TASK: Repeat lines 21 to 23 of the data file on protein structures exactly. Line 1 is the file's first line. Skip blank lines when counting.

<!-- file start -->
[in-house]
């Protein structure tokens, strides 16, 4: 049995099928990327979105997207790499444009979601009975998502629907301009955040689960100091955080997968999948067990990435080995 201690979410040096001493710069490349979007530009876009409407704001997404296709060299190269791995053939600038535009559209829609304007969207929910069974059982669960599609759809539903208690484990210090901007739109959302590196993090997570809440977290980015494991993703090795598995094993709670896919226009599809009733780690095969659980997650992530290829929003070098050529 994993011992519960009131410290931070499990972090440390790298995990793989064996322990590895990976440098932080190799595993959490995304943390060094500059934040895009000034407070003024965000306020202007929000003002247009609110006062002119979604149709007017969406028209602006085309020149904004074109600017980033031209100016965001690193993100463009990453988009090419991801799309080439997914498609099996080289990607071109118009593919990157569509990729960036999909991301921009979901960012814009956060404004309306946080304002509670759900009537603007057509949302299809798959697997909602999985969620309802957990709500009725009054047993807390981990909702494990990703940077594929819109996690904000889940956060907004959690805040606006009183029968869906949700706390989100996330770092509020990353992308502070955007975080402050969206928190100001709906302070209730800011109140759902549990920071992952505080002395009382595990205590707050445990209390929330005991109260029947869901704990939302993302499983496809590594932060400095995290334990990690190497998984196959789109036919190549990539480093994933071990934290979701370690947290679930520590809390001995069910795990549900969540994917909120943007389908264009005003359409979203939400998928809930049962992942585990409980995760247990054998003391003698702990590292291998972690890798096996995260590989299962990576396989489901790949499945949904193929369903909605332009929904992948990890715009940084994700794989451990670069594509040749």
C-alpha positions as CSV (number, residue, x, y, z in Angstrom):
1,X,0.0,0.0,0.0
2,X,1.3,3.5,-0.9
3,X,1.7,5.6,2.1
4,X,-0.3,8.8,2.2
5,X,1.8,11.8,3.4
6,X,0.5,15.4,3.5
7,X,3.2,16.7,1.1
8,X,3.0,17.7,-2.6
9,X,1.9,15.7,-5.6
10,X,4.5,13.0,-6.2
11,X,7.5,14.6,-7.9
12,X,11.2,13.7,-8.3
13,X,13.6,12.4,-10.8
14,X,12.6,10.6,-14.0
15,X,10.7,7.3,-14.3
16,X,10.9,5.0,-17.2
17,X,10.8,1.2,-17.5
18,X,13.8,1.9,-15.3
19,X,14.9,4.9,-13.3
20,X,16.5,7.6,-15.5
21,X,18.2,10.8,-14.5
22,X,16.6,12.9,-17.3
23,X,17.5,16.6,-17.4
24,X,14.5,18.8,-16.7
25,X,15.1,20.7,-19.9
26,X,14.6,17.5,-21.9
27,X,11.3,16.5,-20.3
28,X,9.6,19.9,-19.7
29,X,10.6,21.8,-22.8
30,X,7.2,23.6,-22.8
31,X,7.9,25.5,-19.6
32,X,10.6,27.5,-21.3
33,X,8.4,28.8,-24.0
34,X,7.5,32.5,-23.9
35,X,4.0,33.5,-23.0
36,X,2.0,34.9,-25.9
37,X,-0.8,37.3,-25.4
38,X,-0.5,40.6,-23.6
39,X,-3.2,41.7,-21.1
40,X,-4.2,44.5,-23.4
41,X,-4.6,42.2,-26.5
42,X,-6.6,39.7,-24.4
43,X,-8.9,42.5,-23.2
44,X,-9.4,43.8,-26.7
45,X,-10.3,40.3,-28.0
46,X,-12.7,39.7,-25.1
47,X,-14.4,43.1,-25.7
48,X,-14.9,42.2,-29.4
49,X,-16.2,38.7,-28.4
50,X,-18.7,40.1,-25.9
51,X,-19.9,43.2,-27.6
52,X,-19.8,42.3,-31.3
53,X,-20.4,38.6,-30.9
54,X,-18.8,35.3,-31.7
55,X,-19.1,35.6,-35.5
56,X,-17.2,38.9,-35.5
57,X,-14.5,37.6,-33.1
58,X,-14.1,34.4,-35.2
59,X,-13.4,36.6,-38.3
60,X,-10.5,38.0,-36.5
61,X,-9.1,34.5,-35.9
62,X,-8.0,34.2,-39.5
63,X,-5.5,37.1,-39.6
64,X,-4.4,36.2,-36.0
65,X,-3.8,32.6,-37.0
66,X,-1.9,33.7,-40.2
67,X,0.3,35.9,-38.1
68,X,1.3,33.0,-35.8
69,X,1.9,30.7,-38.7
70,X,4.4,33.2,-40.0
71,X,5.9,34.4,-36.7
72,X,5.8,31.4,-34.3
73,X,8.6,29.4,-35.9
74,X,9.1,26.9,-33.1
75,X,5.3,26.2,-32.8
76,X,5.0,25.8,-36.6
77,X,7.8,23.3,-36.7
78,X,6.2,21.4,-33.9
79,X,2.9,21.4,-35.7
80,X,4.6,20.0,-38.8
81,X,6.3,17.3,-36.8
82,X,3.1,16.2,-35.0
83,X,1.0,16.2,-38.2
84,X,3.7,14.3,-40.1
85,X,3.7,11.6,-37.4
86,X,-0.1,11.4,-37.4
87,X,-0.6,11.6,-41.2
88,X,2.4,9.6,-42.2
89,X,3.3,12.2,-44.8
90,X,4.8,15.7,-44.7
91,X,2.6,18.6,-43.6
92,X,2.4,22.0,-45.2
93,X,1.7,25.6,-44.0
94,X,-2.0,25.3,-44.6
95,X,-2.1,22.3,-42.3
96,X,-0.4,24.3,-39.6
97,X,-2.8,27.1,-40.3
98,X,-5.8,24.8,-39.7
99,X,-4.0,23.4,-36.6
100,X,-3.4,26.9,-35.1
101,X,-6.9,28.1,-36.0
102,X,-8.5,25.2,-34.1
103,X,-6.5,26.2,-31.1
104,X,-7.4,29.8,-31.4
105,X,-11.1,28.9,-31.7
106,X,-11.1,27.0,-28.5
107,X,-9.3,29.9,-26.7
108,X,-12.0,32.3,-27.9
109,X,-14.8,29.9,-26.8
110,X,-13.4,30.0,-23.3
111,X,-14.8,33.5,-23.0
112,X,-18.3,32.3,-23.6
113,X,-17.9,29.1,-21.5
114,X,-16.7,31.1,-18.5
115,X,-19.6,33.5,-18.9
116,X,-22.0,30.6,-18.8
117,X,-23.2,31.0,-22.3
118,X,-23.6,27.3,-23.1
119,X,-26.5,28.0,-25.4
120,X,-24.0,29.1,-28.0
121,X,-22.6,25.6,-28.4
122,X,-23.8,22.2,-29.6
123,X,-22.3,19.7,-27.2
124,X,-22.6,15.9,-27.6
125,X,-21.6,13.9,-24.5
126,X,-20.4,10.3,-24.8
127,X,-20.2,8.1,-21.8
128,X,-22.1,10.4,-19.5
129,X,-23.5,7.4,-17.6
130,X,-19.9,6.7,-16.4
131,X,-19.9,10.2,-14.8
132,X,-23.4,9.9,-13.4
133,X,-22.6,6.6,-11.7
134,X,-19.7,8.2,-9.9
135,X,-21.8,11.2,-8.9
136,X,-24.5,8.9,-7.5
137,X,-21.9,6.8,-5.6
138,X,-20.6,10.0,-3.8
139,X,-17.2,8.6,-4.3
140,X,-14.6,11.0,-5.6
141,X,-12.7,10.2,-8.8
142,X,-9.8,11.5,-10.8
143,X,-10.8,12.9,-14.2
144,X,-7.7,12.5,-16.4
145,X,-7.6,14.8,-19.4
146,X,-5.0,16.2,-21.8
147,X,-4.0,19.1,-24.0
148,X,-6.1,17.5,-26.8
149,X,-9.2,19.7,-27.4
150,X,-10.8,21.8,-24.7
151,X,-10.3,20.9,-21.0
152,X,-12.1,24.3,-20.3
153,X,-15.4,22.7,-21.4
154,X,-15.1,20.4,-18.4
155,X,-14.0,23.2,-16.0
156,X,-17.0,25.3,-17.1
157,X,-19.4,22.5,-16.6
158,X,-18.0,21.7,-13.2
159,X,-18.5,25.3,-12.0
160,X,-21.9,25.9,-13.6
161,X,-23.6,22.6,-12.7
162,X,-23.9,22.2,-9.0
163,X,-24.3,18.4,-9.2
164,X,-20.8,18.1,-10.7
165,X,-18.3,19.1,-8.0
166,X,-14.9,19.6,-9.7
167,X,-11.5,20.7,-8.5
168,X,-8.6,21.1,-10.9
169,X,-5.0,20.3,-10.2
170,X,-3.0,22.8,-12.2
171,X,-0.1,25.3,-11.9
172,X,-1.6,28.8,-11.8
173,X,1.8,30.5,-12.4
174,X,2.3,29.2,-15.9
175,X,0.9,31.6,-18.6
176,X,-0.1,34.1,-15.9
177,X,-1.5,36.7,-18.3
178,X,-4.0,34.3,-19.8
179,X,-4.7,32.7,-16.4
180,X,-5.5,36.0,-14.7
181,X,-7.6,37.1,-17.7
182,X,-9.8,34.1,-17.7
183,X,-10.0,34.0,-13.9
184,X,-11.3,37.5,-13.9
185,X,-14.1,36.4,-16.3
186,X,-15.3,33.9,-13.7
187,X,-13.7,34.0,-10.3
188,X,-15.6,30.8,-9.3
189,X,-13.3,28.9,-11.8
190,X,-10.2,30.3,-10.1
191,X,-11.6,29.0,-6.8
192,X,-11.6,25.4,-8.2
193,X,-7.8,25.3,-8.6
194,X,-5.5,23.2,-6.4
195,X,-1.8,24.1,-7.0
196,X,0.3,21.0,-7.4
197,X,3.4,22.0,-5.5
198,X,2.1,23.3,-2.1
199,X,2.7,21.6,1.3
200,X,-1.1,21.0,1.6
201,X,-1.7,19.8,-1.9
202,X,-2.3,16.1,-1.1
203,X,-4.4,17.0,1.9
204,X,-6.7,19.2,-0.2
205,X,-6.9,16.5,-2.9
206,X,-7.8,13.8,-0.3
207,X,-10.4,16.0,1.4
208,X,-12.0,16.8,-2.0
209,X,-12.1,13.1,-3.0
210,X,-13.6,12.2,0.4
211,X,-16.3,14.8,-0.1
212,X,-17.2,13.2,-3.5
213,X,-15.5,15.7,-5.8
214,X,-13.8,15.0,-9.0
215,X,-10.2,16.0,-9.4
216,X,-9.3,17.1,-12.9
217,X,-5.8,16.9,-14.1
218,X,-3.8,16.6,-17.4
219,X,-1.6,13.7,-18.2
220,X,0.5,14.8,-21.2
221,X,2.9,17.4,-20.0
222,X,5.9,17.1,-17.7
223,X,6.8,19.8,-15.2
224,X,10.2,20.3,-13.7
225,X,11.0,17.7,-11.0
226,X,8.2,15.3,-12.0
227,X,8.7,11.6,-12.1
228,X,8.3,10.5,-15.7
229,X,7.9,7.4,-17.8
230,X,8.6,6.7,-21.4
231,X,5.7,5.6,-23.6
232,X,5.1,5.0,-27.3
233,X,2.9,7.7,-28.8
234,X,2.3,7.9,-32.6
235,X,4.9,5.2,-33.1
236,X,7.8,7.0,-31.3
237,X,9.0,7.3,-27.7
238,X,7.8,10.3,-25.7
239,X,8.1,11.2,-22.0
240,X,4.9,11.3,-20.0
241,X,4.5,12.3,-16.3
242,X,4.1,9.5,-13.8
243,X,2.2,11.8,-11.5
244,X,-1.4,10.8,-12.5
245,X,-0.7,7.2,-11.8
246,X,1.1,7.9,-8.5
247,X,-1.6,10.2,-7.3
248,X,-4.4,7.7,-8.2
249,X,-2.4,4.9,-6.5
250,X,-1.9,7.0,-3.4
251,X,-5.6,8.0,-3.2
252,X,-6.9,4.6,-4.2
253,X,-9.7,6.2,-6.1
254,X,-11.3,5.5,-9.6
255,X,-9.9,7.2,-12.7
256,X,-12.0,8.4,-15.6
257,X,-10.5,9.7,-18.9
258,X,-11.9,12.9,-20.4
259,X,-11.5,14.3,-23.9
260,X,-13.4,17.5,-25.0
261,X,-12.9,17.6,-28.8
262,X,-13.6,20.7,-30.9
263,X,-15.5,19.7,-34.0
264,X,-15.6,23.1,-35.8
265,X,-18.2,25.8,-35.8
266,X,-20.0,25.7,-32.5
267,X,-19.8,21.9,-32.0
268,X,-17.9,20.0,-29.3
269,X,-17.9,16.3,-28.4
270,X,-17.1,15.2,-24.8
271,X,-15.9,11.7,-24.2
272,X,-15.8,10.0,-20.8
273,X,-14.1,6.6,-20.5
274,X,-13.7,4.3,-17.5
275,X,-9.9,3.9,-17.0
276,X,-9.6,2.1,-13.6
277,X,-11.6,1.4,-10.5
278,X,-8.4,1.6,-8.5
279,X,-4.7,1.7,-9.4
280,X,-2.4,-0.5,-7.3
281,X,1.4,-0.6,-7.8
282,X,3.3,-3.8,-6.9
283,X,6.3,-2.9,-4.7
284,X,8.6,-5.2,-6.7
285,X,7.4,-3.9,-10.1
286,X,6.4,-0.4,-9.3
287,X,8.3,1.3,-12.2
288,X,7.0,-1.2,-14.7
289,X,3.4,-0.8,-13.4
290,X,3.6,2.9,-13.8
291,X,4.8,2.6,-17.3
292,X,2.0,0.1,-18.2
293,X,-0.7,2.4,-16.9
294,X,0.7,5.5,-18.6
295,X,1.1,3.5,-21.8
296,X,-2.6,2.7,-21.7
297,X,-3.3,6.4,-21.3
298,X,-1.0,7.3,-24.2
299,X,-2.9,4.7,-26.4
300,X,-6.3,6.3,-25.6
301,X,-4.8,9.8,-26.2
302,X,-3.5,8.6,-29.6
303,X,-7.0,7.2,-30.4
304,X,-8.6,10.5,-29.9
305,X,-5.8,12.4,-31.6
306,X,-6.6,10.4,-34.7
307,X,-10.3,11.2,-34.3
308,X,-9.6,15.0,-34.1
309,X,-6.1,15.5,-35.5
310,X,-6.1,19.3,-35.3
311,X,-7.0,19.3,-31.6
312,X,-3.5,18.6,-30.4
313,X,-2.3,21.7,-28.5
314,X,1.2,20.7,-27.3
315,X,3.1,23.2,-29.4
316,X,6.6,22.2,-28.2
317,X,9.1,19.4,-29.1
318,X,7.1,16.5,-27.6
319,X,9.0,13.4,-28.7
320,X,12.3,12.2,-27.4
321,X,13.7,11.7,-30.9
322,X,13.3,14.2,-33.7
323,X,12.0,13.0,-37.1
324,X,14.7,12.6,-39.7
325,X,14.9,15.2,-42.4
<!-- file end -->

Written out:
18,X,13.8,1.9,-15.3
19,X,14.9,4.9,-13.3
20,X,16.5,7.6,-15.5